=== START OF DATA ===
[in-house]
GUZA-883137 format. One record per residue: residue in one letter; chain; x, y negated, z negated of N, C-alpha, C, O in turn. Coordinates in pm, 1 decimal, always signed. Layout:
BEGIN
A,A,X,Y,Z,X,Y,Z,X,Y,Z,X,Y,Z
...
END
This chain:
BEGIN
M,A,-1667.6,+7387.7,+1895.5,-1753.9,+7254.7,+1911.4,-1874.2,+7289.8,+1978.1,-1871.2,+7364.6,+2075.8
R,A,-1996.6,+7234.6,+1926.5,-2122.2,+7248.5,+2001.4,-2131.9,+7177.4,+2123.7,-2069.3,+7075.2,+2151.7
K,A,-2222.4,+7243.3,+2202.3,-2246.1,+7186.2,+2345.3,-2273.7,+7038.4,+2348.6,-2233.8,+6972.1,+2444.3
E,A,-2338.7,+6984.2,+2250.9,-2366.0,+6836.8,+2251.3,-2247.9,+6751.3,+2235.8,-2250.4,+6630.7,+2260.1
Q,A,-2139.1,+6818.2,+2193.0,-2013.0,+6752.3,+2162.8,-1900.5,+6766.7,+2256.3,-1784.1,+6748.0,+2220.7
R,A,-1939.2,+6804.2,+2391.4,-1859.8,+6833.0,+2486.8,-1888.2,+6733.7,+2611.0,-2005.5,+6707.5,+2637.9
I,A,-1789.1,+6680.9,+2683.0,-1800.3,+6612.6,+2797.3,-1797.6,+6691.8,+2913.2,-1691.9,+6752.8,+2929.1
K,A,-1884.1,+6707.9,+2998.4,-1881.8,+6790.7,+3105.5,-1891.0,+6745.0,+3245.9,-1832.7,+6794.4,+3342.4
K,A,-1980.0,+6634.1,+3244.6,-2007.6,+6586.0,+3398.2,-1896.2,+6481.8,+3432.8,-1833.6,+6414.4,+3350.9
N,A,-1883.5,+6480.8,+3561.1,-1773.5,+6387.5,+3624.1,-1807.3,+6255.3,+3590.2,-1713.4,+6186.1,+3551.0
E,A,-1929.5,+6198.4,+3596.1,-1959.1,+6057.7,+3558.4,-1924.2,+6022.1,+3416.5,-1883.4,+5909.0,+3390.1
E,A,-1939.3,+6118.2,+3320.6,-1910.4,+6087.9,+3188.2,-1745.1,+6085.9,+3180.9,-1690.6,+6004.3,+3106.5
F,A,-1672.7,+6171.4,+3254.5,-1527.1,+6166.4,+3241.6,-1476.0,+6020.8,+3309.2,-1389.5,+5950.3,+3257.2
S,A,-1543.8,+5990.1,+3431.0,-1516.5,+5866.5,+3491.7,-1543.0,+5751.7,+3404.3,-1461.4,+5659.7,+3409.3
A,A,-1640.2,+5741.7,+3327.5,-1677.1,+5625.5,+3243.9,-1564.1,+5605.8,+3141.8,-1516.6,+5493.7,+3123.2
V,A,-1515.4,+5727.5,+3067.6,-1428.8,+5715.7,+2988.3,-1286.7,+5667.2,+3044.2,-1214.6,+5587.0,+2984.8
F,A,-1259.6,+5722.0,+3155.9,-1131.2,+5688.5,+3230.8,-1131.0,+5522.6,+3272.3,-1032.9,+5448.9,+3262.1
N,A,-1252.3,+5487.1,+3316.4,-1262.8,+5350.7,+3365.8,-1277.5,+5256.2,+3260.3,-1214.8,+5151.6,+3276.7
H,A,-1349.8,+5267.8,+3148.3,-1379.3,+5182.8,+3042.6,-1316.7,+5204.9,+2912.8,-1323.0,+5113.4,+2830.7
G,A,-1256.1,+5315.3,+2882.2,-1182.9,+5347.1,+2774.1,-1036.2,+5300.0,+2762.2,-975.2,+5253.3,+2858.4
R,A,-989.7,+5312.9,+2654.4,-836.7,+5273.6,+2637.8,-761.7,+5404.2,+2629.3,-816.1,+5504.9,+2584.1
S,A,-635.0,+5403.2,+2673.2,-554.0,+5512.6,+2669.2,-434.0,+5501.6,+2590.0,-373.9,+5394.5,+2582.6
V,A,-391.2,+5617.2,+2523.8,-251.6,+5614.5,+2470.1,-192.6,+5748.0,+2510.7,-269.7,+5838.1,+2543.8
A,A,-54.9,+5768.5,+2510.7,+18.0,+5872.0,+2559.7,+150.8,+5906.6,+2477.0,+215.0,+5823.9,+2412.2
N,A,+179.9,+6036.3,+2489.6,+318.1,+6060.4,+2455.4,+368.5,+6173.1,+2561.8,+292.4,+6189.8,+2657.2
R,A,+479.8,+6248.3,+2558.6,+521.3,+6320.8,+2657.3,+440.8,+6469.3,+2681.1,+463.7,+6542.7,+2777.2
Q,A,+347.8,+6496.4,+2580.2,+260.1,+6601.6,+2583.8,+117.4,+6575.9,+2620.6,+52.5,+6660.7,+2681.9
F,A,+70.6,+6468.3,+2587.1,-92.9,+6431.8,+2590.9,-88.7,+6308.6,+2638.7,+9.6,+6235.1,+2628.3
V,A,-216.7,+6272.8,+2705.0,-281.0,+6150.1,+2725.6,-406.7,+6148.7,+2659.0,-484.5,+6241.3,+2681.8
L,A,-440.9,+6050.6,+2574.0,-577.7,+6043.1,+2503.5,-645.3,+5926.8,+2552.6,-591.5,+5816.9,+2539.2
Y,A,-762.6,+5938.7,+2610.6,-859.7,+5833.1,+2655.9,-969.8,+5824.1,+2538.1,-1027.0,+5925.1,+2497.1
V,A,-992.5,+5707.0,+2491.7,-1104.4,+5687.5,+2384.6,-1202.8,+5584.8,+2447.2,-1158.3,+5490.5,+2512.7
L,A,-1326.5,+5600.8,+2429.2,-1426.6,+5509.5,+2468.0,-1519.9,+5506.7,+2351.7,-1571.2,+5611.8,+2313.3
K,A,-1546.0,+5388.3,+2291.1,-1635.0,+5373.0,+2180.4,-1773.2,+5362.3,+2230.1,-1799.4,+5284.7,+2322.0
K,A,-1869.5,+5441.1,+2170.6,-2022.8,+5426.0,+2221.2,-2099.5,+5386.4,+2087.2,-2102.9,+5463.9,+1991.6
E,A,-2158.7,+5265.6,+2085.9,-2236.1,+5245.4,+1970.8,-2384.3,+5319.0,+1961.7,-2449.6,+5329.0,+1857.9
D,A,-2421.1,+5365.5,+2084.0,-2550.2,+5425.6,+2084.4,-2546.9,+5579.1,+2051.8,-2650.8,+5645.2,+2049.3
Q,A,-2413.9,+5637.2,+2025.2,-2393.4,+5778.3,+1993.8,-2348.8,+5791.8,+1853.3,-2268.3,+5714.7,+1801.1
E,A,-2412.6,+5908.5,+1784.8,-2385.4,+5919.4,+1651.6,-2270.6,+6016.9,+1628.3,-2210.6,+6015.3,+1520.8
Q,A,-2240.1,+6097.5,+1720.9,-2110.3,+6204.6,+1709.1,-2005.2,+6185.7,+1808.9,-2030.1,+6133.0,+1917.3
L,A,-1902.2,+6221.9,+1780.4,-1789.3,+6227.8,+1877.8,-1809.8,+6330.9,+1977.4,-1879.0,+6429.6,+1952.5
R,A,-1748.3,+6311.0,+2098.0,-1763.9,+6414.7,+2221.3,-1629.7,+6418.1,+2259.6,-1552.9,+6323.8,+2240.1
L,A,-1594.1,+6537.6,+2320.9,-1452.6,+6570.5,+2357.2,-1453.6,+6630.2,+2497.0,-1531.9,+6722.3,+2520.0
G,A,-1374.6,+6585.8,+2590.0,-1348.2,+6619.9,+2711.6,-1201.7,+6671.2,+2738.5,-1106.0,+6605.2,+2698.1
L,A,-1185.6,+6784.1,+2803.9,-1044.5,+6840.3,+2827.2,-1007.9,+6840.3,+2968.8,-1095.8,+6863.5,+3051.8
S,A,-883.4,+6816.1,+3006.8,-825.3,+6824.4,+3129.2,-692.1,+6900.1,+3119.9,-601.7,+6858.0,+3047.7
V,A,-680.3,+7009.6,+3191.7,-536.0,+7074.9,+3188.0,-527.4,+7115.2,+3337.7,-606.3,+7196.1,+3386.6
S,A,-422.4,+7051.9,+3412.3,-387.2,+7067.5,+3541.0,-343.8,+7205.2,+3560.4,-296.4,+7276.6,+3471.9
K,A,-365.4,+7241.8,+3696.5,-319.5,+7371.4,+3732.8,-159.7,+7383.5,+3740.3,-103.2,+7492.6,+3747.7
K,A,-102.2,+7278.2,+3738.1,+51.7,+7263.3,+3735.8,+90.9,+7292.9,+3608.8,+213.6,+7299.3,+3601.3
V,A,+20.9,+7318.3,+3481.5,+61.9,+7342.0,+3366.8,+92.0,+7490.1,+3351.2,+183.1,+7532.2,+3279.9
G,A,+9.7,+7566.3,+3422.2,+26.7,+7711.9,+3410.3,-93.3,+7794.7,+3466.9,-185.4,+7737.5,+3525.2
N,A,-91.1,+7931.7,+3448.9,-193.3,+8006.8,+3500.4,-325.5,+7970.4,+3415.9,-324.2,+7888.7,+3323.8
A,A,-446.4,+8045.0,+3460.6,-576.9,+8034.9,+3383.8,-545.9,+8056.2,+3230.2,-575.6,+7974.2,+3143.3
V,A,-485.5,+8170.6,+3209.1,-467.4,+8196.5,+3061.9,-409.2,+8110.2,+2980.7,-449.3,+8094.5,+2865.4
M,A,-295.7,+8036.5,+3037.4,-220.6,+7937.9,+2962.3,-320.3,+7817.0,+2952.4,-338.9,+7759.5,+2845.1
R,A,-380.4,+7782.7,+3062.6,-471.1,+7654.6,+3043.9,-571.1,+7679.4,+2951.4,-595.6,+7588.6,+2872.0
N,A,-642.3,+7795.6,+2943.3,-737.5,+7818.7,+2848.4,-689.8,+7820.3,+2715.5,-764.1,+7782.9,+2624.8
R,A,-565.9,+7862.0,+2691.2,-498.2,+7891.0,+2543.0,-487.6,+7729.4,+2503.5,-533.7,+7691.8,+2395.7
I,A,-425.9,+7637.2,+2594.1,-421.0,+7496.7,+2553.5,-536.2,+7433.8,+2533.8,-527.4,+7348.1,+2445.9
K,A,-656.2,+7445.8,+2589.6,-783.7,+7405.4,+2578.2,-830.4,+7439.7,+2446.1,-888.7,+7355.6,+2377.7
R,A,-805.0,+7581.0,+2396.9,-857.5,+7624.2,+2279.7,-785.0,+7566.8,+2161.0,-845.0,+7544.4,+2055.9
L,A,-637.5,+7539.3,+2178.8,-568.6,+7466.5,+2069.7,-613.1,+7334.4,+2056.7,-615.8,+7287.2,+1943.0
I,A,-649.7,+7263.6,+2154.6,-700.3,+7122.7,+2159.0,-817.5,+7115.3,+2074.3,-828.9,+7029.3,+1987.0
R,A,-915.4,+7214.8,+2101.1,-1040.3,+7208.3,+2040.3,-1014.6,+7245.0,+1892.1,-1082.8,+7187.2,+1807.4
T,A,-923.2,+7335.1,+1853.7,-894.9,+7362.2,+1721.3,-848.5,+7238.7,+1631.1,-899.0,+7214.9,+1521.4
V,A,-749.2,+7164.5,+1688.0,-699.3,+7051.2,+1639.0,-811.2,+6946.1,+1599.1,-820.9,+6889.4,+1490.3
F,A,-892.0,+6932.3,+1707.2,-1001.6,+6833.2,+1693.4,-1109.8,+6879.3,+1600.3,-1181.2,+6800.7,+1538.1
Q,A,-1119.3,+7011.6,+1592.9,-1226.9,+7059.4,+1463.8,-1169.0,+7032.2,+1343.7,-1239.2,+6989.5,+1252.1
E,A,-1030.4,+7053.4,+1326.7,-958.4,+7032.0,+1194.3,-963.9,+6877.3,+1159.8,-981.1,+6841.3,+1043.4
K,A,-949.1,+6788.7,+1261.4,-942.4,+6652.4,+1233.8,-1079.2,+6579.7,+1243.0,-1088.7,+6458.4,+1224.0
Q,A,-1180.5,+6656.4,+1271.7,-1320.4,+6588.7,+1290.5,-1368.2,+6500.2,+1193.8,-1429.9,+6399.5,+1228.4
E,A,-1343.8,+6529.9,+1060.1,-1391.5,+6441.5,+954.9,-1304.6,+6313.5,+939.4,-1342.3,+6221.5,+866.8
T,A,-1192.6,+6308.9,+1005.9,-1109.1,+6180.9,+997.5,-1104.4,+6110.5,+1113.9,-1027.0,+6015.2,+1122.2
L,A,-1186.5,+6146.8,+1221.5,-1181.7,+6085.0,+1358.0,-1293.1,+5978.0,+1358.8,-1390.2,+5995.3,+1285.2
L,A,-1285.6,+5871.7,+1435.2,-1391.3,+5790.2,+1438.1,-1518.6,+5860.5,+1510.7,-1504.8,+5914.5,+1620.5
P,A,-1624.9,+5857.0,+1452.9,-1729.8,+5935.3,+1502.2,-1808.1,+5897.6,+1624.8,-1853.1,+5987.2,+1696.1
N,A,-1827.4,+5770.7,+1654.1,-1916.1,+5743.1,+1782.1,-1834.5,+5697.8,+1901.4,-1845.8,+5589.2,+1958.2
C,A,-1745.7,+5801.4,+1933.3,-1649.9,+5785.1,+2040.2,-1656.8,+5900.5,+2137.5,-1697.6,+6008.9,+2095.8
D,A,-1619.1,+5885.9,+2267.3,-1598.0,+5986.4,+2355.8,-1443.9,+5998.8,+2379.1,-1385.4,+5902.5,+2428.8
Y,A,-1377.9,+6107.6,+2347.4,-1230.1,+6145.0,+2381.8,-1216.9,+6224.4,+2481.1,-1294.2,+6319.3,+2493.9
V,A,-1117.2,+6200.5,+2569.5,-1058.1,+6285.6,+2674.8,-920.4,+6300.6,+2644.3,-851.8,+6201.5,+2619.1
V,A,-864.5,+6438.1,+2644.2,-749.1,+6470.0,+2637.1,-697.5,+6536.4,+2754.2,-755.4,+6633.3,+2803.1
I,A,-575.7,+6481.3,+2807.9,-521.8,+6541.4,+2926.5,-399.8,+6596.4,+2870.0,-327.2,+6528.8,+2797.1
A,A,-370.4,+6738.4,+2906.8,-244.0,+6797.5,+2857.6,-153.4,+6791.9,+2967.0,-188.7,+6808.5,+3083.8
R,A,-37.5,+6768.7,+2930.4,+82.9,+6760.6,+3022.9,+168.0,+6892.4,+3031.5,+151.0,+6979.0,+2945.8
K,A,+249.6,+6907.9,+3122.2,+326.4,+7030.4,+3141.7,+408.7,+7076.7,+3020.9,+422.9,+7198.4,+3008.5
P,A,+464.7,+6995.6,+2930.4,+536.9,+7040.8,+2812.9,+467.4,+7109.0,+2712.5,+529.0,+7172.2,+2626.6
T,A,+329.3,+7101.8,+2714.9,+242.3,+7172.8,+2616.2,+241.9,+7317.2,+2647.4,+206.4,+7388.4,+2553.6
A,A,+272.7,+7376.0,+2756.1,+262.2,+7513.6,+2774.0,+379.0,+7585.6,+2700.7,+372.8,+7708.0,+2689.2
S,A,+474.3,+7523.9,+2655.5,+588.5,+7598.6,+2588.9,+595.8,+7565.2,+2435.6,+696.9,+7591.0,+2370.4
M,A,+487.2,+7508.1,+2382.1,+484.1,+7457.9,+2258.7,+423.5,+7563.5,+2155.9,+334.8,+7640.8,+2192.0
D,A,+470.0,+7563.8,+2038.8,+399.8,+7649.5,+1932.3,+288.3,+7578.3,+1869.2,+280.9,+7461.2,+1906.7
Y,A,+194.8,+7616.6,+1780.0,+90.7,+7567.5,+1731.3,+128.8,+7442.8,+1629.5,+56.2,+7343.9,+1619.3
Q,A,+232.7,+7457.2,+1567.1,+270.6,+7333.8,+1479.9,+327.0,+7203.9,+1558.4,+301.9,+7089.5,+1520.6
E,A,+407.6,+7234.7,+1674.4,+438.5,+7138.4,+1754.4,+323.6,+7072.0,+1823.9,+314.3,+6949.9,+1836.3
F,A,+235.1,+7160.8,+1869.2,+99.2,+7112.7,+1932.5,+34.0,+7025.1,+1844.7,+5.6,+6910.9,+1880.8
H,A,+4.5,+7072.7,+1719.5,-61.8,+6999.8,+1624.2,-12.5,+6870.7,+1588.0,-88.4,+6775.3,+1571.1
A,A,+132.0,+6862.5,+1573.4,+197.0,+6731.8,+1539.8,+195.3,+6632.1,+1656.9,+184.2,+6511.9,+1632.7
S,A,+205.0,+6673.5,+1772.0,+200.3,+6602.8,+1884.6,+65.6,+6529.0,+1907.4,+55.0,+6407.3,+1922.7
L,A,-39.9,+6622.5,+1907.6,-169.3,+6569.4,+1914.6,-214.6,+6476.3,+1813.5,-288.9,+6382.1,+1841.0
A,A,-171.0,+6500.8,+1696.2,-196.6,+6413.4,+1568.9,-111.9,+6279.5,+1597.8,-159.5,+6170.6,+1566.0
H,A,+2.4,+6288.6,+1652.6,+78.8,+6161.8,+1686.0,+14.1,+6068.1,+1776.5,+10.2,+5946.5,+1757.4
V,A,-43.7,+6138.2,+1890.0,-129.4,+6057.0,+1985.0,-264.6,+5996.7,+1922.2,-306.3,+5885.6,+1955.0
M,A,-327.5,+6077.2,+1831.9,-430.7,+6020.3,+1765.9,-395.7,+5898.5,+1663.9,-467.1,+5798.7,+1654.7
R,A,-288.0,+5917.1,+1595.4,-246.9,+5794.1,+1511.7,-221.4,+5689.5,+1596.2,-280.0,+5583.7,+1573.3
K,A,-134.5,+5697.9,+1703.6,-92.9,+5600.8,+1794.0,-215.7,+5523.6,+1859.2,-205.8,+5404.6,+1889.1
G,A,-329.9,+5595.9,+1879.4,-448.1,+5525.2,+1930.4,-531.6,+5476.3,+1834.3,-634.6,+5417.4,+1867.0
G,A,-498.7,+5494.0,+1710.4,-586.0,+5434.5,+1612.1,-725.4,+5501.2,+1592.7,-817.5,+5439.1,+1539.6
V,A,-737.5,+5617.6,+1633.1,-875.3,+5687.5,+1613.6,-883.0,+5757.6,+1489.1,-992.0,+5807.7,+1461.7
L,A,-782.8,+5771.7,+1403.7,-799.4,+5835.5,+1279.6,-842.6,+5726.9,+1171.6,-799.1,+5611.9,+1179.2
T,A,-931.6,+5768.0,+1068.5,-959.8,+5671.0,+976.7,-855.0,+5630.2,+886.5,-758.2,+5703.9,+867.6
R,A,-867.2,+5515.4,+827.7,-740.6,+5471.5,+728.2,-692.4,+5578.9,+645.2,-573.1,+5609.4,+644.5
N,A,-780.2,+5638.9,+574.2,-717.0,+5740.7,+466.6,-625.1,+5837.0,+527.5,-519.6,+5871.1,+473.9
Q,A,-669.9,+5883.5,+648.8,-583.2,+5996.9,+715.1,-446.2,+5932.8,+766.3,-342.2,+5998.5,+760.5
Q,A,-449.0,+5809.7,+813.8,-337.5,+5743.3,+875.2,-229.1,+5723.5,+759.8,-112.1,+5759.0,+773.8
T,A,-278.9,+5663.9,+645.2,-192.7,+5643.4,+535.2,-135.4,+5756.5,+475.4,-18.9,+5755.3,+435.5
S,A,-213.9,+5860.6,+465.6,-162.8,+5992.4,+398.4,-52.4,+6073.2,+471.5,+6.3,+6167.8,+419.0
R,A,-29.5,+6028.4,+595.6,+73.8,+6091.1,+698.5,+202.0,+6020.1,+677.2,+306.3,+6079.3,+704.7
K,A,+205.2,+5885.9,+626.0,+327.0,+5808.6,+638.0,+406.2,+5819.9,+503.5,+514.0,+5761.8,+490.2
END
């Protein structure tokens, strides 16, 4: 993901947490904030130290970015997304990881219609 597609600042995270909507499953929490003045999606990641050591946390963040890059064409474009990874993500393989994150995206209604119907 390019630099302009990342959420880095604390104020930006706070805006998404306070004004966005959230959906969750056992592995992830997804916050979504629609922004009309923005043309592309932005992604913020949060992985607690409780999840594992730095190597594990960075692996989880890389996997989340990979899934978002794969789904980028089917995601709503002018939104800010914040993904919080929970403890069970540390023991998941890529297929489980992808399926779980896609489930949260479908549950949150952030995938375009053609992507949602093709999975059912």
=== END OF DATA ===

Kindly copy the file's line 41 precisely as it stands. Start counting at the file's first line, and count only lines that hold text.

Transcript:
L,A,-1326.5,+5600.8,+2429.2,-1426.6,+5509.5,+2468.0,-1519.9,+5506.7,+2351.7,-1571.2,+5611.8,+2313.3